Foreclosures in New Jersey rose 11 percent from July 2007 to July 2008, RealtyTrac said today. Nationally, foreclosures were up 55 percent, RealtyTrac said.
One in every 751 households in New Jersey was in some stage of foreclosure in July, compared with one in every 464 nationwide, RealtyTrac said.
Foreclosures are rising because many homeowners who got adjustable, subprime, interest-only or other exotic mortgages during the housing boom now find that their monthly payments have re-set to higher levels that they cannot afford. Because property values have declined across most of the nation, these homeowners can’t simply sell their homes to shed their mortgage burden.
In addition, as home prices soared during the first half of this decade, many homeowners borrowed against their home equity, but now can’t afford to repay those loans.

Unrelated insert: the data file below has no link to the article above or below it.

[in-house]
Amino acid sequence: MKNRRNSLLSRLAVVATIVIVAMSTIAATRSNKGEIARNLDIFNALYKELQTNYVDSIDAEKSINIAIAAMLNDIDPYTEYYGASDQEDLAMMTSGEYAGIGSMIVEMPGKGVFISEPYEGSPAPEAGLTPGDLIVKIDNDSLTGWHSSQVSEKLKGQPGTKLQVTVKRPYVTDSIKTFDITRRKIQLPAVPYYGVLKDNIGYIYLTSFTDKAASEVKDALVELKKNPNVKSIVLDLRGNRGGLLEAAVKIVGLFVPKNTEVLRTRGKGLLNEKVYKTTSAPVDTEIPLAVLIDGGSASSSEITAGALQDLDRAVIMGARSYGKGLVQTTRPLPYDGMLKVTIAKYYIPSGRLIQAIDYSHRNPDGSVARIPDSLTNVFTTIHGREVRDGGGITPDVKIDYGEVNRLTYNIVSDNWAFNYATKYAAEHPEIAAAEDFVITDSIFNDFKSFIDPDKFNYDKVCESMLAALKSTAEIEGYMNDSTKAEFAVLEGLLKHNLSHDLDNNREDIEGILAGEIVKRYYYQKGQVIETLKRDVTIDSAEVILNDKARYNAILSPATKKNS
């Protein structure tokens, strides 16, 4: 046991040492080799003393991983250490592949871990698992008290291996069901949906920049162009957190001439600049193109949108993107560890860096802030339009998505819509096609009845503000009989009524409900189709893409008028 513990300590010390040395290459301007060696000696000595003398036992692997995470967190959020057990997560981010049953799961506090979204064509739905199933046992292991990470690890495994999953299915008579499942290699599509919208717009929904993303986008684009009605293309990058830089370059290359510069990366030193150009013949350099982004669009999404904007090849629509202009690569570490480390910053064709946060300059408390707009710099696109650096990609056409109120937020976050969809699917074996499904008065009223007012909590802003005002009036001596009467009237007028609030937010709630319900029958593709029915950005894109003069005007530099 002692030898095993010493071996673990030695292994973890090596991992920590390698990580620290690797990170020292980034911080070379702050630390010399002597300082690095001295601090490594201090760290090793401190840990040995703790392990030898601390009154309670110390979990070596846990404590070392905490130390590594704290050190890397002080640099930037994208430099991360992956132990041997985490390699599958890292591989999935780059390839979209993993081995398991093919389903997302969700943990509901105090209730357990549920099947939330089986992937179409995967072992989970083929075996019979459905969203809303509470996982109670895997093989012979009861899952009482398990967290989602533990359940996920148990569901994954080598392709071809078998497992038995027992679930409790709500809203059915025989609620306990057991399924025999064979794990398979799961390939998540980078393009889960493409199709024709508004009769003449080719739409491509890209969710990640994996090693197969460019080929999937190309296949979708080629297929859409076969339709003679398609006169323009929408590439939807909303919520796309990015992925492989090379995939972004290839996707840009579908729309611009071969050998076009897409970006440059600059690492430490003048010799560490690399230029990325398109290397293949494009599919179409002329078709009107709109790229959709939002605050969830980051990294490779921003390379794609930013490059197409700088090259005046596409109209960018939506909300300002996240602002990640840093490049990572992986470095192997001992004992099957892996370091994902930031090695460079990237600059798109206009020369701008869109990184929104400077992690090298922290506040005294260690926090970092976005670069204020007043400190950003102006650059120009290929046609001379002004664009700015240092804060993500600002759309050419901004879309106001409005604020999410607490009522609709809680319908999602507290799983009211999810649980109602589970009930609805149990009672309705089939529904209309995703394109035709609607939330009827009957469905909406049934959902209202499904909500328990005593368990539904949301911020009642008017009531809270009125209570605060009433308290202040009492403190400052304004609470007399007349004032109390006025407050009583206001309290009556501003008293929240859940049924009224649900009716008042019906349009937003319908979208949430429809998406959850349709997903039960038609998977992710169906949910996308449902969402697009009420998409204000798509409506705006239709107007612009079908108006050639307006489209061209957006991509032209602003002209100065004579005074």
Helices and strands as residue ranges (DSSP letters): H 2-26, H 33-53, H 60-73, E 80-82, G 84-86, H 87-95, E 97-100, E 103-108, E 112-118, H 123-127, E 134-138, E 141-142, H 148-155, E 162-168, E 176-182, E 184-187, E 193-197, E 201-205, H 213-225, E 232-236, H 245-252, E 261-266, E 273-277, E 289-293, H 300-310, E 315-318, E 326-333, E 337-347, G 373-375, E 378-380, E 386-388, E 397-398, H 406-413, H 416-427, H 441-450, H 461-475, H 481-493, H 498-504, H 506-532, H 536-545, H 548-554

As in our profiled examples - these are the same two common reasons why people lose their homes. Both areas show people taking on too much debt - either buying the house at peak and having payments that are not affordable or buying prior to peak and then withdrawing all the equity to the point where payments are also not affordable. During the bubble people felt they could either refinance again with low down payments (read as not paying down equity) or just sell the property. However the bubbles burst and now people are stuck. Foreclosures and short sales are the only way out for many people.